Australia: New licensing and custody obligations for Crypto Asset Secondary Service Providers (CASSPrs)

LegalVision | Chris Elias | Apr 17, 2022

The Australian Federal Government recently released a consultation paper (Consultation Paper), setting out the Government’s proposed approach to licensing and regulating crypto asset secondary service providers (CASSPrs). This article unpacks the Consultation Paper, examines proposed concepts such as the CASSPr and definitions, and concludes with our early thoughts on the proposed legislative framework.

Consultation Paper Summary

The Consultation Paper covers the following:

  1. general overview of the crypto asset ecosystem in Australia;
  2. the existing regulatory framework, and the actual and perceived regulatory gaps;
  3. the proposed new licensing regime for CASSPrs;
  4. proposed mandatory custody obligations to safeguard private keys held by CASSPrs; and
  5. the Federal Government’s current categorisation of crypto assets.

See:  Australian government gives nod to 6 world-leading crypto reforms

Challenges and Gaps in the Law

The Government has recognised the following challenges and gaps within the existing regulatory framework:

  1. Is it a ‘financial product’? The difficulty in determining whether or not crypto assets fall within the definition of a financial product and which laws apply because of their variety of features and rights and increasingly novel use cases;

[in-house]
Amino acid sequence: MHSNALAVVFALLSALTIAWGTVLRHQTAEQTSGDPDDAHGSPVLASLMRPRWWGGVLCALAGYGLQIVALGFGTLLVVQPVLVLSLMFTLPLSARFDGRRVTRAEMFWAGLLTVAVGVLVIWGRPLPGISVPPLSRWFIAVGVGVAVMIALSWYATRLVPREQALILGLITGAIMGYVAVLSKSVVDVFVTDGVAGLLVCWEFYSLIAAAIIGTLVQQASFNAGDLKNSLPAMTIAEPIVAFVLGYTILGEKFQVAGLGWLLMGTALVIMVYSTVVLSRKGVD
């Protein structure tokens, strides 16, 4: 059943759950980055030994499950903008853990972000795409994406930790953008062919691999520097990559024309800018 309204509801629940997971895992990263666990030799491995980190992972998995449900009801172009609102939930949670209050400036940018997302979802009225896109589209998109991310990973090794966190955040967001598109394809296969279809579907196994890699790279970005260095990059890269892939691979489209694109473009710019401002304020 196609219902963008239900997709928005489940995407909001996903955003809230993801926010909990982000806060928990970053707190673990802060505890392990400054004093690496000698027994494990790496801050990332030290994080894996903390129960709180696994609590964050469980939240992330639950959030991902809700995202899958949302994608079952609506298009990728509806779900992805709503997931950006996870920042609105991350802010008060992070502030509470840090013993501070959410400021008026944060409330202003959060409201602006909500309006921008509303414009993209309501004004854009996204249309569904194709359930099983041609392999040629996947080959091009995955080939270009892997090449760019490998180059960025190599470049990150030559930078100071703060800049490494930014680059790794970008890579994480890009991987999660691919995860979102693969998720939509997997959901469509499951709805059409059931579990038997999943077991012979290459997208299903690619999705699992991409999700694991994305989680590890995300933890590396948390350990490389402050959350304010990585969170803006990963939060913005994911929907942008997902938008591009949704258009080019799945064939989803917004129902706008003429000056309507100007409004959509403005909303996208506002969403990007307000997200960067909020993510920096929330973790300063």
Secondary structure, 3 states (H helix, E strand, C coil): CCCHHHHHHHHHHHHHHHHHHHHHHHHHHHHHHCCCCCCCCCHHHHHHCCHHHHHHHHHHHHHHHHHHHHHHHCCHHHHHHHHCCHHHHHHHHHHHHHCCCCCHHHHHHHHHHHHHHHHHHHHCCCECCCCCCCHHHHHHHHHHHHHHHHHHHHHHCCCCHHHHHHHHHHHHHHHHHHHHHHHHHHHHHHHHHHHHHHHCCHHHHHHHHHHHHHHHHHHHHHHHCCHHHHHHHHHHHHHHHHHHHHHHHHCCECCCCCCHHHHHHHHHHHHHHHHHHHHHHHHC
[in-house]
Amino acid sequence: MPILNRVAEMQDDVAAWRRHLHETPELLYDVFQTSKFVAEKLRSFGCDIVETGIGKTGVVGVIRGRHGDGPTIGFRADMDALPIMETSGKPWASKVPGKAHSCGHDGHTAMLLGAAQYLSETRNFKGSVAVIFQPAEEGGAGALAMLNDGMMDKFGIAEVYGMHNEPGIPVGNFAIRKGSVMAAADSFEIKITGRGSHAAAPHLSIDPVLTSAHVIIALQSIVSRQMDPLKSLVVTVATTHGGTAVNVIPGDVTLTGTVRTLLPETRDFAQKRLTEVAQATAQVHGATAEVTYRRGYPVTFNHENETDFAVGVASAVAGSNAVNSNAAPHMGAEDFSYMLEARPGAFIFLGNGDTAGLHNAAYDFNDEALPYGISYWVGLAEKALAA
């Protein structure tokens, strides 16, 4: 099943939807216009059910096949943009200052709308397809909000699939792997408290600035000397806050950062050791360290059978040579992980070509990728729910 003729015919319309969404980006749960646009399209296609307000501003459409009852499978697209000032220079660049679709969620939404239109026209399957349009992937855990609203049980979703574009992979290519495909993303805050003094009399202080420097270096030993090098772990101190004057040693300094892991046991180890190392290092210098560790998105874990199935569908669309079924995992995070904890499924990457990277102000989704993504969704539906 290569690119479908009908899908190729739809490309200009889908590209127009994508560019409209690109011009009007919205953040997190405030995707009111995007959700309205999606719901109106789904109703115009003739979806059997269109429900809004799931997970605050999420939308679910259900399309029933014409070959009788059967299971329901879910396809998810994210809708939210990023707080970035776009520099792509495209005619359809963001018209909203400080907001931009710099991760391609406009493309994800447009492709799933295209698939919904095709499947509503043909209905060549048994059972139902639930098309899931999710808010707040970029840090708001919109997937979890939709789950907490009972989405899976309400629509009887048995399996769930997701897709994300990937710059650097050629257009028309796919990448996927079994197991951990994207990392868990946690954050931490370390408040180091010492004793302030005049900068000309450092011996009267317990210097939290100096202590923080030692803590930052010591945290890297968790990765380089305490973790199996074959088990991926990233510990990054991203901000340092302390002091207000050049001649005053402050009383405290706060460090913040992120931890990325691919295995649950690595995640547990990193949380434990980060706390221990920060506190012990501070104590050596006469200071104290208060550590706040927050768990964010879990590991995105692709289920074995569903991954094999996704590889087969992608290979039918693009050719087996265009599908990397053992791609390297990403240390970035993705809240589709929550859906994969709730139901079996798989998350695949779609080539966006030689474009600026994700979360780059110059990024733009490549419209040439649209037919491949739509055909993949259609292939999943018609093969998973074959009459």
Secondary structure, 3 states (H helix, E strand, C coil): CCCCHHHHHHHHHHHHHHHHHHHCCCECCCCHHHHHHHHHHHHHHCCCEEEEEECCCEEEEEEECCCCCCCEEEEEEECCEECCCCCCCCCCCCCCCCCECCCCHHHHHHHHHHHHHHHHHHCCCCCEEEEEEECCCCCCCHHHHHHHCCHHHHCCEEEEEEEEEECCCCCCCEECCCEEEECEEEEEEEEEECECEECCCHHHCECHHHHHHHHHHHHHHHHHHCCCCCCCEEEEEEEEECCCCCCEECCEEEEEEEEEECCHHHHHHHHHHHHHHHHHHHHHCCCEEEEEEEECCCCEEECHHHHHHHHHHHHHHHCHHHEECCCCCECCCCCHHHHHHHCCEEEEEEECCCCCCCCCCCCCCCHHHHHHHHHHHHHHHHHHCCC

2. Consumer risk: Consumers are exposed to high risk when making investments in crypto assets, and the current framework does not provide adequate consumer protection in the event of cybersecurity, operational or financial failures of service providers;
  3. Misperception of regulation: Consumers may assume that crypto assets and services are subject to regulatory oversight comparable to businesses that provide financial services; and
  4. Prevention of crime and fraud: Current AML/CTF laws relevant to CASSPrs do not apply a fit and proper person or good character tests, which may strengthen community protection against criminal activity.

See:  Australia: Senate Committee releases report on cryptocurrency, digital assets, de-banking and other issues

Principles and Scope of Proposed Regime

The Consultation Paper identifies the need to introduce a licensing regime to cover certain CASSPrs who provide retail customers access to crypto assets that are not financial products. However, this regime would not apply to:

  • decentralised platforms and protocols; or
  • crypto assets that are financial products, as they will need to comply with the financial services regime.

In addition to this regime, obligations under the Australian Consumer Law and AML/CTF laws will continue to apply.

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